Misty Copeland learned she was the first Black soloist at the American Ballet Theater (ABT) in 2007. Shortly after she learned something else. “I was the second,” Copeland told ESSENCE.
“There had actually been Nora Kimball before me at American Ballet Theater, and I had never seen her photo or name mentioned in a history book. I couldn’t Google her and find out anything about her, but I could Google white soloists throughout history at ABT.”
The situation concerned Copeland. Yes, she was the face of ads for Seiko and Coach, walking red carpets, and getting immortalized one gif at a time on social media, but she knew she did not arrive there on her own. She needed others to know that too.
“All of these things just made me feel like if I can’t find it, I have to make it,” she said. “It’s about time that we have some form of documentation, not just a bio of one Black ballerina or one Black dancer throughout history.”
Copeland became the (actual) first ever Black principal dancer at the American Ballet Theatre in 2015. Six years later she is telling the stories of those who make up the legacy that enabled her journey in a new children’s book, Black Ballerinas: My Journey to Our Legacy.
“I have a responsibility to use this platform, to use this stage, to bring all of those dancers that put in the work to get me here and give them their due respect, acknowledgement, recognition,” she shared.
The book features brief biographies of dancers including her soloist predecessor Nora Kimball-Mentzos, as well as Lauren Anderson, Aesha Ash, Debra Austin, Delores Browne, Joan Myers Brown, Janet Collins, Marion Cuyjet, Stephanie Dabney, Francis Taylor Davis, Michaela DePrince, Nikisha Fogo, Robyn Gardenhire, Lorraine Graves, Céline Gittens, Alicia Graf Mack, Francesca Hayward, Tai Jimenez, Christina Johnson, Virginia Johnson, Erica Lall, Andrea Long-Naidu, Ashley Murphy-Wilson, Victoria Rowell, Anne Benna Sims, Raven Wilkinson, and Ebony Williams.
Each story is illuminated with a unique illustration by artist Salena Barnes (Love Craft Country, Soul). “When I saw her work, it was like a no-brainer,” said Copeland. “It’s difficult to understand the details and aesthetics, not just of the body, but of the Black body and of a classical dancer.”
Some of the careers in the book she and Barnes bring to life were cited as her inspirations in the pages of her best-selling memoir Life in Motion, An Unlikely Ballerina. “This is not a comprehensive list of all the Black ballerinas that have ever existed,” she clarified. “But these are ballerinas that have impacted my life and my career in some way and it’s important for us to have our history documented – because it’s not.”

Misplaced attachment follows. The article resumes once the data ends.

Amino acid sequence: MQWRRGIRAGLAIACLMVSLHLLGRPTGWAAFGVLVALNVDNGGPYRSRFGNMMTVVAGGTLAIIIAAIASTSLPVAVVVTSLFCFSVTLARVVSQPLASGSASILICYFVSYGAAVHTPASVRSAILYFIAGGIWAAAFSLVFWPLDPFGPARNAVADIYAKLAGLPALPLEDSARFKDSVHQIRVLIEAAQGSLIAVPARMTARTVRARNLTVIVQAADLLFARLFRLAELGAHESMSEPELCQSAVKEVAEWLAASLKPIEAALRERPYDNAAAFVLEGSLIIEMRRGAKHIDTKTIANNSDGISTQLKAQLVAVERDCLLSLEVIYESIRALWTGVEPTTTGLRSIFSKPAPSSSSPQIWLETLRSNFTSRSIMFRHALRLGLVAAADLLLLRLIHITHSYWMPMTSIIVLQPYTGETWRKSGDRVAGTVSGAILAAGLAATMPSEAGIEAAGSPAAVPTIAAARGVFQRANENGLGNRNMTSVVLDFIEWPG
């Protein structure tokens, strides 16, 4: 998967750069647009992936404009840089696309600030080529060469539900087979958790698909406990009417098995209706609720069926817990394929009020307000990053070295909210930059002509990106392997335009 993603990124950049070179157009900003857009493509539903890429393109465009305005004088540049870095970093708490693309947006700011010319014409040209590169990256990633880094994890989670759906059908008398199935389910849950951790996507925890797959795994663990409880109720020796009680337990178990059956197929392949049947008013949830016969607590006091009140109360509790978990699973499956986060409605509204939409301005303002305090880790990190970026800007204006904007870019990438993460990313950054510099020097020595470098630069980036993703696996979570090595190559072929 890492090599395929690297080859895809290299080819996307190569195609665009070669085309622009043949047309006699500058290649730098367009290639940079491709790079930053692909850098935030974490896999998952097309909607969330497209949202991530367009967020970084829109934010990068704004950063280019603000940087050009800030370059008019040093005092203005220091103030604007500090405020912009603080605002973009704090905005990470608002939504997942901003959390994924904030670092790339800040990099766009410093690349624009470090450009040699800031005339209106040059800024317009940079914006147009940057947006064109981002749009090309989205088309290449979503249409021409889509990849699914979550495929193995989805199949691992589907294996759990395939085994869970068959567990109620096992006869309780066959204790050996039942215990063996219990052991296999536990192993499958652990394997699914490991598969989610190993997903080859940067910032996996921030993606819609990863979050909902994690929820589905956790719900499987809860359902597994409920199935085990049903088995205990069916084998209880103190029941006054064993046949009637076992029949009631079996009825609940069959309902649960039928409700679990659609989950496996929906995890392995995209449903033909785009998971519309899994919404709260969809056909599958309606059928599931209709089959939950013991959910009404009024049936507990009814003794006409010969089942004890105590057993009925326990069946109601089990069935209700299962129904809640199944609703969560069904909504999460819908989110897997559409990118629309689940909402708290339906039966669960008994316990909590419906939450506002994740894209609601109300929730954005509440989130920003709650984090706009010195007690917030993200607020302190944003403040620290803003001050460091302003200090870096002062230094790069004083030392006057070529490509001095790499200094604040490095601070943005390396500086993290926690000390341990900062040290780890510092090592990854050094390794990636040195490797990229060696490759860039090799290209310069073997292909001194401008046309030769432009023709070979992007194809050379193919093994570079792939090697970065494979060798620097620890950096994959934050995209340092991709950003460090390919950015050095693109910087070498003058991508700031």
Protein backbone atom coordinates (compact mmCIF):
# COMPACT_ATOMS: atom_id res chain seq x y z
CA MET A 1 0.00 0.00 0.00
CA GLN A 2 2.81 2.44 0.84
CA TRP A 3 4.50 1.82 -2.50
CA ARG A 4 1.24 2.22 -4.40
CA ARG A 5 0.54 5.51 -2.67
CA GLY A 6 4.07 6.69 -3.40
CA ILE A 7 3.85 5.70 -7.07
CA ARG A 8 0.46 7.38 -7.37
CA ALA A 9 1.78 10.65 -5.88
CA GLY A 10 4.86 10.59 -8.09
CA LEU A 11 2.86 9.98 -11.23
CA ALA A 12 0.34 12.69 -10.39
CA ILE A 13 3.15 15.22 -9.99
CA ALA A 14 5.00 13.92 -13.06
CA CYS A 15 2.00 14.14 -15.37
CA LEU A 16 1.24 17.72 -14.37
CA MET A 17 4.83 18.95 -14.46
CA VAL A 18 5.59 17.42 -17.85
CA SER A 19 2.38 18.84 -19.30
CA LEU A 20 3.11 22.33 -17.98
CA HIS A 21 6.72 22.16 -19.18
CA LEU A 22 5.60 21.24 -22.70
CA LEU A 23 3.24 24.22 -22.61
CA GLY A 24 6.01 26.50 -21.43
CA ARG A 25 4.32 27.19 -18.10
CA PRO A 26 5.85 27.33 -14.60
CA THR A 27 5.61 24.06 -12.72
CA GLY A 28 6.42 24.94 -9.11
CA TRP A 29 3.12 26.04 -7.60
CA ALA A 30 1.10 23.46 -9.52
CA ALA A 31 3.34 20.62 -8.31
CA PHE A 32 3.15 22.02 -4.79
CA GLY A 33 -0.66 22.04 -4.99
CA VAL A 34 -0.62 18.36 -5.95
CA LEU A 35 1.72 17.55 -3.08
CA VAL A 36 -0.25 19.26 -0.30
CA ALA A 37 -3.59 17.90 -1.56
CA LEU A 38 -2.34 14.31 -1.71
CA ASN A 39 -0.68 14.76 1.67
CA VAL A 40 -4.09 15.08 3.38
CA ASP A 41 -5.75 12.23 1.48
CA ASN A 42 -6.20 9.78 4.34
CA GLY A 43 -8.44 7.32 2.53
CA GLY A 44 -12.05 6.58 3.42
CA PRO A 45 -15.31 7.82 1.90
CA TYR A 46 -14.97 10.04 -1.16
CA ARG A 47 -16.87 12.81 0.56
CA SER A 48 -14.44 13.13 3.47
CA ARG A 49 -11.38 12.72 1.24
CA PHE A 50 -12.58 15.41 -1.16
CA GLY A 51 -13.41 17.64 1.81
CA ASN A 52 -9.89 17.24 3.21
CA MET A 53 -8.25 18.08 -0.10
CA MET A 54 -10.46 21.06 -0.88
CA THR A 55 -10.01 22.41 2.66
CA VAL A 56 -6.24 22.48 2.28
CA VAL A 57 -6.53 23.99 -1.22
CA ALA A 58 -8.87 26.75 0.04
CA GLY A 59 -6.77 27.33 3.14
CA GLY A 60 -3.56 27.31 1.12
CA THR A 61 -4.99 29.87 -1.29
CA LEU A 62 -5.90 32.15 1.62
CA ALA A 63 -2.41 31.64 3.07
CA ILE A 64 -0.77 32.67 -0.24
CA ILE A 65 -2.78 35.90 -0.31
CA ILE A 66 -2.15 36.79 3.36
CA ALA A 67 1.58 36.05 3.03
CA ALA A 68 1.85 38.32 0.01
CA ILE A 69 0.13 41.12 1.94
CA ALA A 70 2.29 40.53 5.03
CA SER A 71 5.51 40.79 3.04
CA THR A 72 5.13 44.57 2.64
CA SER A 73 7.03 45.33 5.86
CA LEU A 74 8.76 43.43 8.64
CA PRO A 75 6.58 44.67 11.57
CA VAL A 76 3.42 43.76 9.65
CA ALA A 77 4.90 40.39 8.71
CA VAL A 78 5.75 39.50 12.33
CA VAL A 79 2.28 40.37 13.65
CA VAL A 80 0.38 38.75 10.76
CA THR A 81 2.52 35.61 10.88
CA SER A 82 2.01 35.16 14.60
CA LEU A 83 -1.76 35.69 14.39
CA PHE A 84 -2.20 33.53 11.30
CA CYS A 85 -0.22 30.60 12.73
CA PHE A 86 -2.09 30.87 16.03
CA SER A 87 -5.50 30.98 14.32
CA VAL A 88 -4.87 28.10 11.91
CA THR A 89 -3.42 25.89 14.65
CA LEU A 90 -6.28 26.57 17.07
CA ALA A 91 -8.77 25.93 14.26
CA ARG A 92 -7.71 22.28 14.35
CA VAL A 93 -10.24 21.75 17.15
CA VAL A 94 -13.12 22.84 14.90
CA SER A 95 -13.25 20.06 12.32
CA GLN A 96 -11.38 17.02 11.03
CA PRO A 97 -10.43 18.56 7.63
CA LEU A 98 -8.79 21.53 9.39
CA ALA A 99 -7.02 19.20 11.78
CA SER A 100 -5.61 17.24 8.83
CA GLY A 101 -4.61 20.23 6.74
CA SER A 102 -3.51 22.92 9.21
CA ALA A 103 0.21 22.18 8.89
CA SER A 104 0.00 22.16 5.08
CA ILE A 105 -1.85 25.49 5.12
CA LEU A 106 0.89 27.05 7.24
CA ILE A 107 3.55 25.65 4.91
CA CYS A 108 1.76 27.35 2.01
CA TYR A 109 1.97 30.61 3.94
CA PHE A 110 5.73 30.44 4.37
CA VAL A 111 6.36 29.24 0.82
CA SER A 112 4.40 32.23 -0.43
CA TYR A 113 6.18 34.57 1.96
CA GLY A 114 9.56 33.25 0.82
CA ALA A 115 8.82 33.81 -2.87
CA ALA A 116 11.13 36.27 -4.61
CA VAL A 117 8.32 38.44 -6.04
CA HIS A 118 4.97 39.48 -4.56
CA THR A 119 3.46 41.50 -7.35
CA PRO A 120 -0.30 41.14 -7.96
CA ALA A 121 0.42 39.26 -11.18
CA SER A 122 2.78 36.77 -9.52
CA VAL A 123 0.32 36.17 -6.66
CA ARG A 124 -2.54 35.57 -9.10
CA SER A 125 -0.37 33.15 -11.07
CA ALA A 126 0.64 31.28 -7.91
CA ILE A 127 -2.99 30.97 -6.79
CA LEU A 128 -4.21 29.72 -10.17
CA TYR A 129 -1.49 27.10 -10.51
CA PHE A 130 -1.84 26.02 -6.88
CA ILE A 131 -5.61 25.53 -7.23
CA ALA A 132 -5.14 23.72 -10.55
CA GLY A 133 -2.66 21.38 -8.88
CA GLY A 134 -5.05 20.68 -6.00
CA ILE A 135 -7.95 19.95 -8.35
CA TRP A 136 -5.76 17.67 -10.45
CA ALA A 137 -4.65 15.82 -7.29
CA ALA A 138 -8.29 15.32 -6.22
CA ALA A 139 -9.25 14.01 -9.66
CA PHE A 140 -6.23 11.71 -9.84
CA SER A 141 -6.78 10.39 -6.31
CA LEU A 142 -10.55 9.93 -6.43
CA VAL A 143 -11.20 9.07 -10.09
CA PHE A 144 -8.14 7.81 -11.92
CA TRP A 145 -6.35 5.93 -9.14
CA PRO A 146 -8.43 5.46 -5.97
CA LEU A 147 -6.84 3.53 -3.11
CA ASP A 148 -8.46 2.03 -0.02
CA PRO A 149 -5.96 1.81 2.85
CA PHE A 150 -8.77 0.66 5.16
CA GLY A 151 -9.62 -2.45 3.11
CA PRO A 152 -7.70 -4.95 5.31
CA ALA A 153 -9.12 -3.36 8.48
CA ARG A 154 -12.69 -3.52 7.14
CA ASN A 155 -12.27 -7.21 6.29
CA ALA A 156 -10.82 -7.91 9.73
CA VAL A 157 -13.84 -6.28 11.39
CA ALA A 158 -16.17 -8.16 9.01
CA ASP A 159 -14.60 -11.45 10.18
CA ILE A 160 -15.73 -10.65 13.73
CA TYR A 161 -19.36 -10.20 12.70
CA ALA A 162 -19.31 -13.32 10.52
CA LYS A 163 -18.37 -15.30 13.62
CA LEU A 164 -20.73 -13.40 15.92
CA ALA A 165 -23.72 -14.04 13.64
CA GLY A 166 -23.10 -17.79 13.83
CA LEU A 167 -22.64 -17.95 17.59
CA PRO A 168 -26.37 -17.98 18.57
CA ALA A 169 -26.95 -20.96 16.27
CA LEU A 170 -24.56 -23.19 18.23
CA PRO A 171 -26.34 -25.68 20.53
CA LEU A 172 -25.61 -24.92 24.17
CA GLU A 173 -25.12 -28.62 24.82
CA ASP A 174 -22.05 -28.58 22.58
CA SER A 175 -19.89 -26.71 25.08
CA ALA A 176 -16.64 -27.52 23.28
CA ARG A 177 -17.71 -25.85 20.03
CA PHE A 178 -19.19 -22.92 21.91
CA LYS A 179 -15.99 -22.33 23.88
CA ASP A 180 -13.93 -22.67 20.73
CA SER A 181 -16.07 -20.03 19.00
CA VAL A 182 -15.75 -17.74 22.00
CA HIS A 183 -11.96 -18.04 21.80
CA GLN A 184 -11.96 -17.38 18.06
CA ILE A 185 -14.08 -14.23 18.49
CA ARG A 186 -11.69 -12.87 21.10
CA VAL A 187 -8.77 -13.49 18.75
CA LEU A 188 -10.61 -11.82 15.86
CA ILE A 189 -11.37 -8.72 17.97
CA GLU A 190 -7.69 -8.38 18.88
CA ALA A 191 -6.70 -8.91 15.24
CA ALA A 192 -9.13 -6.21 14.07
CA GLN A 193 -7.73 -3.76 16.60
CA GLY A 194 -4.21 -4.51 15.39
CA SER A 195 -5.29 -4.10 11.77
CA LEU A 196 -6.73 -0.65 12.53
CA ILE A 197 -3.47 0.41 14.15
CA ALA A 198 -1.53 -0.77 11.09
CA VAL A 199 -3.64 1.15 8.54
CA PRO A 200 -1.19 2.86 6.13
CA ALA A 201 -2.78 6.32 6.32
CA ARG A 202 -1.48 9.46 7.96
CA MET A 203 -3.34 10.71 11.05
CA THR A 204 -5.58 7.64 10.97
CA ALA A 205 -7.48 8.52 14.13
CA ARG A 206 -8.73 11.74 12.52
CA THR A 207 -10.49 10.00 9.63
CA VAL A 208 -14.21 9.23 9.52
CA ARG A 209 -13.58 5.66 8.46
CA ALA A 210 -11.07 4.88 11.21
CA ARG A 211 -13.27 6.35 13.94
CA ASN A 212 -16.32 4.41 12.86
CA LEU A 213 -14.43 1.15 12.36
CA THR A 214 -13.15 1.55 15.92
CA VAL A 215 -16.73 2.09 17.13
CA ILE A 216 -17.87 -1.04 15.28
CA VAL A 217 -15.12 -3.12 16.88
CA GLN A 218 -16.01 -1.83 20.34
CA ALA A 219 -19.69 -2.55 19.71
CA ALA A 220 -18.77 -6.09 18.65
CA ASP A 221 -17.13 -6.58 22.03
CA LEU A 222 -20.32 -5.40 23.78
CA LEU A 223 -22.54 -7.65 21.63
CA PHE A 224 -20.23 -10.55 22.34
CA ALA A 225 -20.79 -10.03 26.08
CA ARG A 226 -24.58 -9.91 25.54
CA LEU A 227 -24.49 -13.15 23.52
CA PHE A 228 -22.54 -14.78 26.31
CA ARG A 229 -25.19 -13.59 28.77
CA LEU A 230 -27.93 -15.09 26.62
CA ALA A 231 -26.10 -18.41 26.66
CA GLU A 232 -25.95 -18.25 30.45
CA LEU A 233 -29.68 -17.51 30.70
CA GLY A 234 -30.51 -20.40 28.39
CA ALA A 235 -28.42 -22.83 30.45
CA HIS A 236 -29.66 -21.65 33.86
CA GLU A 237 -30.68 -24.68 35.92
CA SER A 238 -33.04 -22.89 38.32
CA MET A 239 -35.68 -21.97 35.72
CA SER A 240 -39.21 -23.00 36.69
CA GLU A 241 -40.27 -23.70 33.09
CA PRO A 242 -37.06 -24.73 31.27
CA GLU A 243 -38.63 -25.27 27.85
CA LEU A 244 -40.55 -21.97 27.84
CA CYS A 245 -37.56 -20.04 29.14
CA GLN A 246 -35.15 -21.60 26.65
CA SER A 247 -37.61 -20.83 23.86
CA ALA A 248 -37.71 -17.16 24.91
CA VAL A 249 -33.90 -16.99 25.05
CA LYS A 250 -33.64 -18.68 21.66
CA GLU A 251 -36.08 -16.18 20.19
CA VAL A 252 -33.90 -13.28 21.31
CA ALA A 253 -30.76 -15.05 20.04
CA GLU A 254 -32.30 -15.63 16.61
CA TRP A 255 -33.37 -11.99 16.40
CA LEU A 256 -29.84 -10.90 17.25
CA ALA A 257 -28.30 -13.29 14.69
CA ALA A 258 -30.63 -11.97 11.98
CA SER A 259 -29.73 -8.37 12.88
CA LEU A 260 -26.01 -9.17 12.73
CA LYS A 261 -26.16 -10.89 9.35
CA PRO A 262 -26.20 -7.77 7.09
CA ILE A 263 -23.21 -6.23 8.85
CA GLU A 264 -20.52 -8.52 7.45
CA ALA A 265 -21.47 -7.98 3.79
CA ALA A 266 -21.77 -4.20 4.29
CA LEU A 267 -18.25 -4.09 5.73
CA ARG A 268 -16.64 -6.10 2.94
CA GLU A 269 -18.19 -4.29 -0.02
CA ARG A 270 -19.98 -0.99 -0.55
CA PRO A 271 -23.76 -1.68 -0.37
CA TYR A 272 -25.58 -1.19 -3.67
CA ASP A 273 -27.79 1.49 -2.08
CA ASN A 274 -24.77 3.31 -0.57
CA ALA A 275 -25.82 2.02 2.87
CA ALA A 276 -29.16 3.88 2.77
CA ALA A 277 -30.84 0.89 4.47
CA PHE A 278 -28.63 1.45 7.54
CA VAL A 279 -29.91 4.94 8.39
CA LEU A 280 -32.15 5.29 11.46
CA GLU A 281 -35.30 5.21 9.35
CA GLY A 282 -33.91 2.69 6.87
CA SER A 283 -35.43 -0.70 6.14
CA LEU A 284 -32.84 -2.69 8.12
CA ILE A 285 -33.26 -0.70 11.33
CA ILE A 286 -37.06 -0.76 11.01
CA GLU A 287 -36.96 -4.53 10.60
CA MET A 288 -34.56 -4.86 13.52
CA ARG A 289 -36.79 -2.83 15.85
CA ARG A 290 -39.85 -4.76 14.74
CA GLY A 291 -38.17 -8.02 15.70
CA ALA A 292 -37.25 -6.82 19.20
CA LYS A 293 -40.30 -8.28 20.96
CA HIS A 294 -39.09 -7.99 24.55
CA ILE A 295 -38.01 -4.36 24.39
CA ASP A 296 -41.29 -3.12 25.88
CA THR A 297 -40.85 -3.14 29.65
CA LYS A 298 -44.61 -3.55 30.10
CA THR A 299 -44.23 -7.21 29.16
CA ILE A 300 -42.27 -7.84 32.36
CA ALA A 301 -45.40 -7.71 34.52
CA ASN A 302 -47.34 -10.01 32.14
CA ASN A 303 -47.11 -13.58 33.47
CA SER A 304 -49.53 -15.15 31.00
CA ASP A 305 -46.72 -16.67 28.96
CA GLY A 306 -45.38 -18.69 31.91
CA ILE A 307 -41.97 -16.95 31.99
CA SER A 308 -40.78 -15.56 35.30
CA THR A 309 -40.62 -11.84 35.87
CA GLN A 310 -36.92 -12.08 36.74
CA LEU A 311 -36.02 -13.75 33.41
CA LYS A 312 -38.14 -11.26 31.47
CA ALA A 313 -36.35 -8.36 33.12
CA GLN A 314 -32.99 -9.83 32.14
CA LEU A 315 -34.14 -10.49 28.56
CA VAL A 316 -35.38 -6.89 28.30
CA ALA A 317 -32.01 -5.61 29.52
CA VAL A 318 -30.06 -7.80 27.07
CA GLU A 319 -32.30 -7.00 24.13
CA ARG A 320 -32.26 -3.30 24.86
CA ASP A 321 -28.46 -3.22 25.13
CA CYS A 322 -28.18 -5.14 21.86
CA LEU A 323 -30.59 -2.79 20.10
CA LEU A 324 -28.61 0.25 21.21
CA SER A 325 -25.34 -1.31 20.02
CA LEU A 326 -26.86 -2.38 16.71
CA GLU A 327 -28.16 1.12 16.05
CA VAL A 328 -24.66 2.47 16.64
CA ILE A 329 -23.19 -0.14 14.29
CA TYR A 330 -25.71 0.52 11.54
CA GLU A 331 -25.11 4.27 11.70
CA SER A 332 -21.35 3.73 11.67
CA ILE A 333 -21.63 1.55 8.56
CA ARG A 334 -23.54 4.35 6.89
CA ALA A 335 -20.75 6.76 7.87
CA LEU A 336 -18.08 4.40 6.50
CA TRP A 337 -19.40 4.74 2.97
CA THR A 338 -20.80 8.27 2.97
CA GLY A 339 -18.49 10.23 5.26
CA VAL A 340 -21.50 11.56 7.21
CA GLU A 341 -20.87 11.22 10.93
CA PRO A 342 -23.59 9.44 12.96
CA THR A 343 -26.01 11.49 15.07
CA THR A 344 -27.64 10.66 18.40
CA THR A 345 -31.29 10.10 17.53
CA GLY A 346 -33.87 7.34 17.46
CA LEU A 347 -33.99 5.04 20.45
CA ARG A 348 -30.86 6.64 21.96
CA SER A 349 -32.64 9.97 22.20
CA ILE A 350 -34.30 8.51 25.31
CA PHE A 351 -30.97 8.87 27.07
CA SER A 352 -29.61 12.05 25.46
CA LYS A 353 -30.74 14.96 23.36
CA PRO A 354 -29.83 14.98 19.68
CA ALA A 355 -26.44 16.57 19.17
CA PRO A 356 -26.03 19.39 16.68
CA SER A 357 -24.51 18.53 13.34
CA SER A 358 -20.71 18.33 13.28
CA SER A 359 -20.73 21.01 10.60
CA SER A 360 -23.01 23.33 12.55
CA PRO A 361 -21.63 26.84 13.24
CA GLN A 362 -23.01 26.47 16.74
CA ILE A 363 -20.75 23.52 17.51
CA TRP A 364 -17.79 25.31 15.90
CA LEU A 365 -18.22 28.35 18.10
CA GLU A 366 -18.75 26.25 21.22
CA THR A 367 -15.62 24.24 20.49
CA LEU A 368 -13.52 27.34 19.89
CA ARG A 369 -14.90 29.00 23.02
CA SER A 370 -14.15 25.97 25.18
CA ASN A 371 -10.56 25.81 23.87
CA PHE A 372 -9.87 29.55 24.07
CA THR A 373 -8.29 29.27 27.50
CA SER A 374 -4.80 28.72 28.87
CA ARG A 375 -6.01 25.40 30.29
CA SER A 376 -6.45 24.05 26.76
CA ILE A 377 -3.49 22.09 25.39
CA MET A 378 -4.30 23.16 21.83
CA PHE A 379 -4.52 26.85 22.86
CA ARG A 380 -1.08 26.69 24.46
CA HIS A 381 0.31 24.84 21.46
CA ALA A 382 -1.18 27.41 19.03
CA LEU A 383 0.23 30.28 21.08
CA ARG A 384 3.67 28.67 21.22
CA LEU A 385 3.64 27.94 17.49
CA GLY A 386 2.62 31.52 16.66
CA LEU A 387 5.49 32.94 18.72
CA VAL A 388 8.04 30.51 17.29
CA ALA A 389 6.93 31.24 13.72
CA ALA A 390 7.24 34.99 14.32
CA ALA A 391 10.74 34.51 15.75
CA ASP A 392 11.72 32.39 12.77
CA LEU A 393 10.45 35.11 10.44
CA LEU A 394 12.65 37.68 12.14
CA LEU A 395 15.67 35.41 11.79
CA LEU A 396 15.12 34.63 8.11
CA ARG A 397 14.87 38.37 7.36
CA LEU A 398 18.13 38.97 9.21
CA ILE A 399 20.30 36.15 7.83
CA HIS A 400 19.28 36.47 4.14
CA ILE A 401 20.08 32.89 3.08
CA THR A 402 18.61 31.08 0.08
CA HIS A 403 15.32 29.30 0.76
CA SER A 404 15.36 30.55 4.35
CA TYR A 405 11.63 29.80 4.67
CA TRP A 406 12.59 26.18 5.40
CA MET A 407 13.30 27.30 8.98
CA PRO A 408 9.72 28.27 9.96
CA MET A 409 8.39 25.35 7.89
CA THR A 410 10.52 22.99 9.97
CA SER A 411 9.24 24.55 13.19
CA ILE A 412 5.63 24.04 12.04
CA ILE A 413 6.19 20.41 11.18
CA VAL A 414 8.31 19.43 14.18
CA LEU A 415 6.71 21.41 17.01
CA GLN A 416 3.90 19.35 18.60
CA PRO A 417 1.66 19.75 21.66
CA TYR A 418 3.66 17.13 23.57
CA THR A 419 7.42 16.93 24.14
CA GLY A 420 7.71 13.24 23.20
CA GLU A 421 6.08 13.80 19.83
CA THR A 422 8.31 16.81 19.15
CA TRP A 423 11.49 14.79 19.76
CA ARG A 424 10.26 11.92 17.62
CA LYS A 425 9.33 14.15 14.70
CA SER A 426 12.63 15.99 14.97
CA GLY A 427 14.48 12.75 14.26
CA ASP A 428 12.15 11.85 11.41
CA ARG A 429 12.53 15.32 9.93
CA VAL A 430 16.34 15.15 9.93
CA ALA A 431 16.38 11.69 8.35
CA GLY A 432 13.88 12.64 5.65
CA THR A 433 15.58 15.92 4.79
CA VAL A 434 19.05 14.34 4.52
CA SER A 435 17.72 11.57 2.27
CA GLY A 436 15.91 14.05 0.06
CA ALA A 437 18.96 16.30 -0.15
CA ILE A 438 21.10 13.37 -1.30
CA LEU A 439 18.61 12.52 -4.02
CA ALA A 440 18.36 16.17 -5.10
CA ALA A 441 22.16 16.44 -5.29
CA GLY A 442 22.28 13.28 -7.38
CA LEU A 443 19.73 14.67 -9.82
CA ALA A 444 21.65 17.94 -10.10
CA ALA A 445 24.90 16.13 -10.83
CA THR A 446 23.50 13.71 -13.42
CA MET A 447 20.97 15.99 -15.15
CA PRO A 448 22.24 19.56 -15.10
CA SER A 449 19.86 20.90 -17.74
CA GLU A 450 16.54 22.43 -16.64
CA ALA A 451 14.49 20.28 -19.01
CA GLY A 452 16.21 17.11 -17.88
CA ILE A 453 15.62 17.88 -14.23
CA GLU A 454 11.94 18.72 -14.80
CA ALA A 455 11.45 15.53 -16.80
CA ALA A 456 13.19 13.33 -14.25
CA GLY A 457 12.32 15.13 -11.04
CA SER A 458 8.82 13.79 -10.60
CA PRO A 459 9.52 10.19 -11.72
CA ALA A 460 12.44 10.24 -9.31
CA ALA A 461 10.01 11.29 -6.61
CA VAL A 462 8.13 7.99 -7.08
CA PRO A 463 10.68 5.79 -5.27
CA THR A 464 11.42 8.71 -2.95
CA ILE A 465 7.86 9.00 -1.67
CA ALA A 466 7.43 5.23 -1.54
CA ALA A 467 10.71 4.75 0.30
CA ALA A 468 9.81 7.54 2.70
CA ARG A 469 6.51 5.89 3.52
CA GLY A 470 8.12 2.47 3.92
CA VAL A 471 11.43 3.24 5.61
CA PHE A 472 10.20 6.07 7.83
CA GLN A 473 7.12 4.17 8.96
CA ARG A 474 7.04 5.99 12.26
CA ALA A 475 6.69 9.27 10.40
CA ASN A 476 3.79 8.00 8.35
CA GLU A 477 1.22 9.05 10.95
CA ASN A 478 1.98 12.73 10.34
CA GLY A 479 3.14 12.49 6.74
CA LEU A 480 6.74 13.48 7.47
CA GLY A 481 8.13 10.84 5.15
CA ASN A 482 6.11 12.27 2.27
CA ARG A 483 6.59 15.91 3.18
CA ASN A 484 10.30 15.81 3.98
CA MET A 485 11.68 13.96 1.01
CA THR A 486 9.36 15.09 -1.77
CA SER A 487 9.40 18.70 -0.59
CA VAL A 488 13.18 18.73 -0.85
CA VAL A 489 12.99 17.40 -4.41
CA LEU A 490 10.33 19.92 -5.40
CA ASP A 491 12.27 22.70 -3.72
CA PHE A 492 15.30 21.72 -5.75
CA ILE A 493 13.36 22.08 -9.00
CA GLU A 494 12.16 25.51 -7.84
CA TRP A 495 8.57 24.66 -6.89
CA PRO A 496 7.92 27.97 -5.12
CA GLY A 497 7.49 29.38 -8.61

Black History in the United States has been traditionally obscured by a culture reluctant to acknowledge barriers to Black achievement. There were times throughout history where Black headliners were barred from being guests in the audience at the establishments where they performed.
Some Black performers were barred from the limelight by accident, others were intentionally blotted out. Whether omissions are based on indifference, embarrassment, or hostility is irrelevant. Forgotten names and faces stand in the gaps of our collective memory as a result. The book sees Copeland’s career as not a bookend but another chapter. “We’re not in this alone,” Copeland declared.
“I just feel like this is my true purpose,” she said, before expressing how vital it was to acknowledge “the dancers that are coming up after me,” in its pages.
“I feel like ballet is so much a part of looking to our past, looking back at these old story ballets that were created in the 1800s and early 1900s that do not reflect society today – definitely don’t reflect Black and Brown people and our experiences,” she said.
“I just feel like this generation, they’re the future of ballet, they’re the future of this world and so to not include them or not acknowledge them, I think just does us a disservice,” added Copeland, who mentors dancers. “I have more than a handful of mentees that come and go throughout my life, like some get older and they stop reaching out as much but I’m open to having those conversations and relationships and for people to see me as a safe space to come and just share my experiences or just vent to me.”
While mentoring is an opportunity for Copeland to help other ballet performers on their path, she reaps benefits as well, as does this genre of dance as a whole.
“I’m influenced by them. I have the opportunity to be in the studio and to be a part of an art form, that’s so intergenerational it’s not just older accomplished ballerinas. You have dancers who are 16 years old coming into the company, and then you have dancers in their late forties that are towards the end of their careers, but you’re influenced and impacted by everyone around you. And if we don’t acknowledge and celebrate and mentor the next generation, then there’s just no future for this art form.
“I think this is a first step,” she continued. “I think showing our community that we have been a part of this and have contributed to the history is a huge start.”
Black Ballerinas: My Journey to Our Legacy was made available November 2.